When a current flowing in a wire, it creates a magnetic field around it. And, if the current carrying wire is a coil, the created magnetic field induces a voltage in it. Furthermore, when the current carrying conductor facing another magnetic field, it induces a force. Moreover, when the current carrying wire, moving in a magnetic field, it induces a voltage.

## Magnetic field intensity around a closed path

Magnetic field intensity H is the ability of current to create a magnetic field in a circuit. To calculate the magnetic field intensity, caused by a current, we can use the below equation, Ampere’s law.

$latex \displaystyle \oint H~dl~=~{{I}_{{net}}}$

H, Magnetic field intensity produced by the current

$latex \displaystyle dI\text{ }\!\!~\!\!\text{ }$, Differential element of length along the path of intergration

$latex \displaystyle {{I}_{{net}}}$, The current passing along the path of integration

If there is a ferromagnetic metal inside a coil, the magnetic field created by the coil is absorbed into the core.

$latex \displaystyle {{T}_{{net}}}=Ni$

*N is the number of loops*

*i is the amount of current flow in a loop*

$latex \displaystyle {{l}_{C}}\text{ }\!\!~\!\!\text{ }$*is the magnetic path length*

*So, the Ampere’s law*

$latex \displaystyle H{{I}_{c}}=Ni$

H is the magnitude of the magnetic field intensity vector,

$latex \displaystyle H=\frac{{Ni}}{{{{l}_{c}}}}$

## Magnetic field intensity and the core

If there is a ferromagnetic metal inside the coil, the magnetic field created by the coil is absorbed into the core. However, the strength of the magnetic field, depends on the core.

$latex \displaystyle B=\text{ }\!\!\mu\!\!\text{ }H$

B is the magnetic flux density.

µ is the permeability of the material.

We can also write this as,

$latex \displaystyle B=\text{ }\!\!\mu\!\!\text{ }\frac{{Ni}}{{{{l}_{c}}}}$

## Total flux in a given area ϕ

$latex \displaystyle \phi $ = $latex \displaystyle \mathop{\oint }_{A}^{0}B\cdot dA$

dA is the differential unit of area.

If the flux density is a constant and has a $latex \displaystyle \theta $ angle to a plane of area A, we can write the equation as,

$latex \displaystyle \phi \text{ }\!\!~\!\!\text{ }=BA\cos \left( \theta \right)$

If the flux density is perpendicular to the area and a constant, we can rewrite the above equation as,

$latex \displaystyle \phi $ = $latex \displaystyle BA$

So, to get to know the total magnetic flux generated by the current, we can substitute,

B=µH or $latex \displaystyle B=\text{ }\!\!\mu\!\!\text{ }\frac{{Ni}}{{{{l}_{c}}}}$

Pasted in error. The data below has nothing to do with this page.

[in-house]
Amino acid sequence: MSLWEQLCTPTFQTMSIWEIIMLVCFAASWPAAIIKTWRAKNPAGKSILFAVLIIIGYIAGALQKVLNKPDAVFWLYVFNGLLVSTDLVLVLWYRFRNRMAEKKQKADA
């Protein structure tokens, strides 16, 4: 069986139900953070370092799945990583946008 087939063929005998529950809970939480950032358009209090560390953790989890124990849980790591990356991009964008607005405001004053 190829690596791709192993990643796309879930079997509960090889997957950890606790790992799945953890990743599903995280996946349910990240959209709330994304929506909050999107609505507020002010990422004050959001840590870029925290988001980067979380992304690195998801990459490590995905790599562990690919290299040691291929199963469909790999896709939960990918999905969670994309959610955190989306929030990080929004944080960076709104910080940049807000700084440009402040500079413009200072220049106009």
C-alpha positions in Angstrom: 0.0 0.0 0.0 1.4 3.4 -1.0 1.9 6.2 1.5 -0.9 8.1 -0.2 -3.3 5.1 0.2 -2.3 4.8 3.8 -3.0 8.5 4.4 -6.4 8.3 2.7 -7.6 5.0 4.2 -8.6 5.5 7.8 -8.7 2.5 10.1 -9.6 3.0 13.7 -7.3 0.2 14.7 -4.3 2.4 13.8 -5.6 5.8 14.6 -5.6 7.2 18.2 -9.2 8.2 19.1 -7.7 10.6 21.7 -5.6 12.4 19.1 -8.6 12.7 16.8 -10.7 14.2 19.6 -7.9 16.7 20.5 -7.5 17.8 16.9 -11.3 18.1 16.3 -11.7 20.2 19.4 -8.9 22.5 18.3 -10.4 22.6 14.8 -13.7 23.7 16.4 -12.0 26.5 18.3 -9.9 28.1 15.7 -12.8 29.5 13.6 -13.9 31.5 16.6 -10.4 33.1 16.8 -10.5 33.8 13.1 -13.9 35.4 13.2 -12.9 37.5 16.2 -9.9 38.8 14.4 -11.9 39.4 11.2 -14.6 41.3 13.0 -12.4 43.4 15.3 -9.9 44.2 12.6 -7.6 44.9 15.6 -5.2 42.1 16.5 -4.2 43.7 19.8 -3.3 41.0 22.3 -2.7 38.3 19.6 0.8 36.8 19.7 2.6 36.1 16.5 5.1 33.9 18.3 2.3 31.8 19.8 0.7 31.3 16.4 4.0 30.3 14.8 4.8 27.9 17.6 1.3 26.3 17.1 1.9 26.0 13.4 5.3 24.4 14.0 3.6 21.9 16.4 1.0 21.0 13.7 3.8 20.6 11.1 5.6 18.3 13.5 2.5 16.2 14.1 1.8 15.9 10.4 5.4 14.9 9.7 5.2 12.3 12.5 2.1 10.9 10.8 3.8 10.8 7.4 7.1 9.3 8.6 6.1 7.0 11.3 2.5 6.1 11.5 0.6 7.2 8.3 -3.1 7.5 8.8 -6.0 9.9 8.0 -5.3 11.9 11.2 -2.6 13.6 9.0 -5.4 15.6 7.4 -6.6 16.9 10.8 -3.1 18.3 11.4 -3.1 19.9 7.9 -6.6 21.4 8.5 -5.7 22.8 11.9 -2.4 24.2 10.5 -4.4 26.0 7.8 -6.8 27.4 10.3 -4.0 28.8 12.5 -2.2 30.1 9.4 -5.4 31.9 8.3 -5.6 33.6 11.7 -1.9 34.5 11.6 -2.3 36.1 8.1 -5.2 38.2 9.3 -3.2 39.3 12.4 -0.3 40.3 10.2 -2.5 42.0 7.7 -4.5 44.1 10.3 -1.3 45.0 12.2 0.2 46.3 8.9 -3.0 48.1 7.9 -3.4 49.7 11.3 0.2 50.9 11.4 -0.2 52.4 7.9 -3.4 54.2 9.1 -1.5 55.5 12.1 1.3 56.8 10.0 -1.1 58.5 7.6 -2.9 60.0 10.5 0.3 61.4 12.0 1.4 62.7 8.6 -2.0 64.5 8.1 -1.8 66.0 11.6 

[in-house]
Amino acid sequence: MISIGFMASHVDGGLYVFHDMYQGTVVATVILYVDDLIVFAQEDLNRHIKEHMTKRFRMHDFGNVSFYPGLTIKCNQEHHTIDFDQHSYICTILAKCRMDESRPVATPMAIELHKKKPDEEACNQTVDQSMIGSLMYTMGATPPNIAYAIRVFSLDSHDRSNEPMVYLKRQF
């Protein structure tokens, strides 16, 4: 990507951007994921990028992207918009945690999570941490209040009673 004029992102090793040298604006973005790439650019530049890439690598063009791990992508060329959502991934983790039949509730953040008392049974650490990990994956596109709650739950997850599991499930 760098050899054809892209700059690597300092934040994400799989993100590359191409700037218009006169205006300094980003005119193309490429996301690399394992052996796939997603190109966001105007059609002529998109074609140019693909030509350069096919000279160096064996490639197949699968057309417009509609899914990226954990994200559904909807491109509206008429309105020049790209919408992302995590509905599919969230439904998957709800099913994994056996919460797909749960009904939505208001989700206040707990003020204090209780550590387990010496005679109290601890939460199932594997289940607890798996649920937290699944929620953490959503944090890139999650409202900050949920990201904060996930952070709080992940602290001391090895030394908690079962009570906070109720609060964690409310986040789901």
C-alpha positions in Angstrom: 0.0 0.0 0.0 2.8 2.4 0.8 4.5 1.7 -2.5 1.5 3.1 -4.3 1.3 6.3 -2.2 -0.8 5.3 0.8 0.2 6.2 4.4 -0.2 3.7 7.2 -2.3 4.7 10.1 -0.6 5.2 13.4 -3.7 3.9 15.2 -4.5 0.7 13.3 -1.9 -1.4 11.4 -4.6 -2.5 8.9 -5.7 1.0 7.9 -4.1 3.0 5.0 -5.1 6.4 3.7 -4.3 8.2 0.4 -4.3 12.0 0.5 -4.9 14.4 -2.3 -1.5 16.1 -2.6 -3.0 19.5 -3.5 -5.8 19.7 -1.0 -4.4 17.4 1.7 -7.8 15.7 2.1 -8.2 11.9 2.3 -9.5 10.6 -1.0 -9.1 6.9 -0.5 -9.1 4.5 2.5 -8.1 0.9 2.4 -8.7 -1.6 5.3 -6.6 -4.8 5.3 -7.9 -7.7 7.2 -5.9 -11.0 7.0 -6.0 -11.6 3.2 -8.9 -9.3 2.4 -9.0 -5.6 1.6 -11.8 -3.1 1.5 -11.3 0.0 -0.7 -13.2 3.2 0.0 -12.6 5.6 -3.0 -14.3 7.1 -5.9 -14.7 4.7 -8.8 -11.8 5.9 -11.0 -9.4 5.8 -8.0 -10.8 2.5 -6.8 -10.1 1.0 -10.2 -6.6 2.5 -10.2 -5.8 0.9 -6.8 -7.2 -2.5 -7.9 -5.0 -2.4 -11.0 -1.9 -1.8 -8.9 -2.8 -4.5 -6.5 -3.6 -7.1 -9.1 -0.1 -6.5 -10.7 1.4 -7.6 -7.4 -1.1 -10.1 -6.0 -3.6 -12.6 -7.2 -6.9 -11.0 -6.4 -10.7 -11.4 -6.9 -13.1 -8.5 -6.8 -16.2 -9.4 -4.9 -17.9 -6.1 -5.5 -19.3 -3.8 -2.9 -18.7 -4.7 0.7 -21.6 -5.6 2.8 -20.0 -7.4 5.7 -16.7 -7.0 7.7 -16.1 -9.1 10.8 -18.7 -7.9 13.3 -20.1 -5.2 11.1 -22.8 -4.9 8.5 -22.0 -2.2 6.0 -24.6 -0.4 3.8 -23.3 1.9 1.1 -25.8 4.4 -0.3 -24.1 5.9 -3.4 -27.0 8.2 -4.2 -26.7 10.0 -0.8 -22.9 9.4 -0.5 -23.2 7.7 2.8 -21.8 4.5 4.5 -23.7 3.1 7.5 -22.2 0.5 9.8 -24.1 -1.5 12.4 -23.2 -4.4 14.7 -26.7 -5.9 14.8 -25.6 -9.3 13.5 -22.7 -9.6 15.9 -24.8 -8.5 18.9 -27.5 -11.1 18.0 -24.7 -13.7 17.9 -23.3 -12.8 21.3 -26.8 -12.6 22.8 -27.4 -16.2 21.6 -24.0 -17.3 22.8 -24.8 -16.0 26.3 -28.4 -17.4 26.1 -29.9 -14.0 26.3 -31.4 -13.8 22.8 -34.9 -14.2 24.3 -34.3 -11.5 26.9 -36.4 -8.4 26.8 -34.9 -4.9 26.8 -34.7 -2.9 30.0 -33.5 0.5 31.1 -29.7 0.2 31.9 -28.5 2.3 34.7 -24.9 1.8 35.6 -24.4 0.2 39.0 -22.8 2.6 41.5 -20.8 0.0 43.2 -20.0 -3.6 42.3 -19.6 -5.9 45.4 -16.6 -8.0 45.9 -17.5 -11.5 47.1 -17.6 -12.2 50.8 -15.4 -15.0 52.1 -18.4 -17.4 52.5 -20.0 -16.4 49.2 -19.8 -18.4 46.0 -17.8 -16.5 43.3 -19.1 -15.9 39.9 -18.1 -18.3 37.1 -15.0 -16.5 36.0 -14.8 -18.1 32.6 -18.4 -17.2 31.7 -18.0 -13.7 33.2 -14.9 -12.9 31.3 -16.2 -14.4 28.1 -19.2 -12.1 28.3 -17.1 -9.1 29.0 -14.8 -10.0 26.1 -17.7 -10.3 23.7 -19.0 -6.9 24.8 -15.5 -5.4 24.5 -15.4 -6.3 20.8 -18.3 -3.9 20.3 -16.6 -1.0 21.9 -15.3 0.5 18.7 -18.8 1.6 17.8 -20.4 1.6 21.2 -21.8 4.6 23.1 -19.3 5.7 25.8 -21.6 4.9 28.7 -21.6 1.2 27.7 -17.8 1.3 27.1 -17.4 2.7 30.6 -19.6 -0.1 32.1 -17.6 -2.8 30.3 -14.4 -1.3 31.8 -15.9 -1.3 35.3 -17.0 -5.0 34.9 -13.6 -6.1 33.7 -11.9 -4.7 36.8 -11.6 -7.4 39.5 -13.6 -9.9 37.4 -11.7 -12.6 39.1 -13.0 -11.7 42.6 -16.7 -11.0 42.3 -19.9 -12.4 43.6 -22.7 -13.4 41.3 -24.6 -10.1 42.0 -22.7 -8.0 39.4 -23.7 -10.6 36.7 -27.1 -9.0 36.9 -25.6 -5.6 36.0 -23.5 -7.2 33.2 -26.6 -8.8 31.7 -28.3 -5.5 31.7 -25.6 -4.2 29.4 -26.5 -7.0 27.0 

Into the equation, therefore the magnetic flux density,

$latex \displaystyle \phi $ = $latex \displaystyle \text{ }\!\!\mu\!\!\text{ }HA$

$latex \displaystyle \phi $ = $latex \displaystyle \text{ }\!\!\mu\!\!\text{ }\frac{{Ni}}{{{{l}_{c}}}}A$

## Force that drives the current flow

In a normal electrical circuit, the voltage or the EMF (electromotive force) drives the current flow. So it can be described using the Ohm’s law,

$latex \displaystyle V=IR$

But in magnetic circuits, the force that drives the current flow is MMF (magnetomotive force). And it’s represented by script letter $latex \displaystyle \mathcal{F},~$ and measured by Ampere turns. The equation for magnetomotive force is,

$latex \displaystyle \mathcal{F}=\text{Ni}$

So, we can write the magnetic flux as,

$latex \displaystyle \phi $ = $latex \displaystyle \mathcal{F}\left( {\frac{\text{ }\!\!\mu\!\!\text{ }}{{{{l}_{c}}}}A} \right)$

### MMF, flux and reluctance

Magnetomotive force $latex \displaystyle \mathcal{F}$ (MMF) is the cause of the generation of the magnetic flux ∅. Magnetic reluctance is a similar concept to the electrical resistance. And the units of reluctance s ampere-turns per weber. Just like in the Ohm’s law, we can build a relationship as follows,

$latex \displaystyle \mathcal{F}=\varnothing \mathcal{R}$

So, we can write the magnetic flux as,

$latex \displaystyle \frac{\mathcal{F}}{\mathcal{R}}$ = $latex \displaystyle \mathcal{F}\left( {\frac{\text{ }\!\!\mu\!\!\text{}}{{{{l}_{c}}}}A} \right)$

$latex \displaystyle \mathcal{R}=\frac{{{{\text{I}}_{\text{c}}}}}{{\text{ }\!\!\mu\!\!\text{ A}}}$

#### Reluctance in series

$latex \displaystyle {{R}_{{eq}}}={{R}_{1}}+{{R}_{2}}+{{R}_{3}}+{{R}_{4}}+\ldots $

#### Reluctance in parallel

$latex \displaystyle{{R}_{{eq}}}=\frac{1}{{{{R}_{1}}}}+\frac{1}{{{{R}_{2}}}}+\frac{1}{{{{R}_{3}}}}+\frac{1}{{{{R}_{4}}}}+\ldots $

#### Permeance

As there is reluctance for the resistance, what is there for the conductance. There is permeance for the resistance.

$latex \displaystyle \mathcal{P}=\frac{1}{\mathcal{R}}$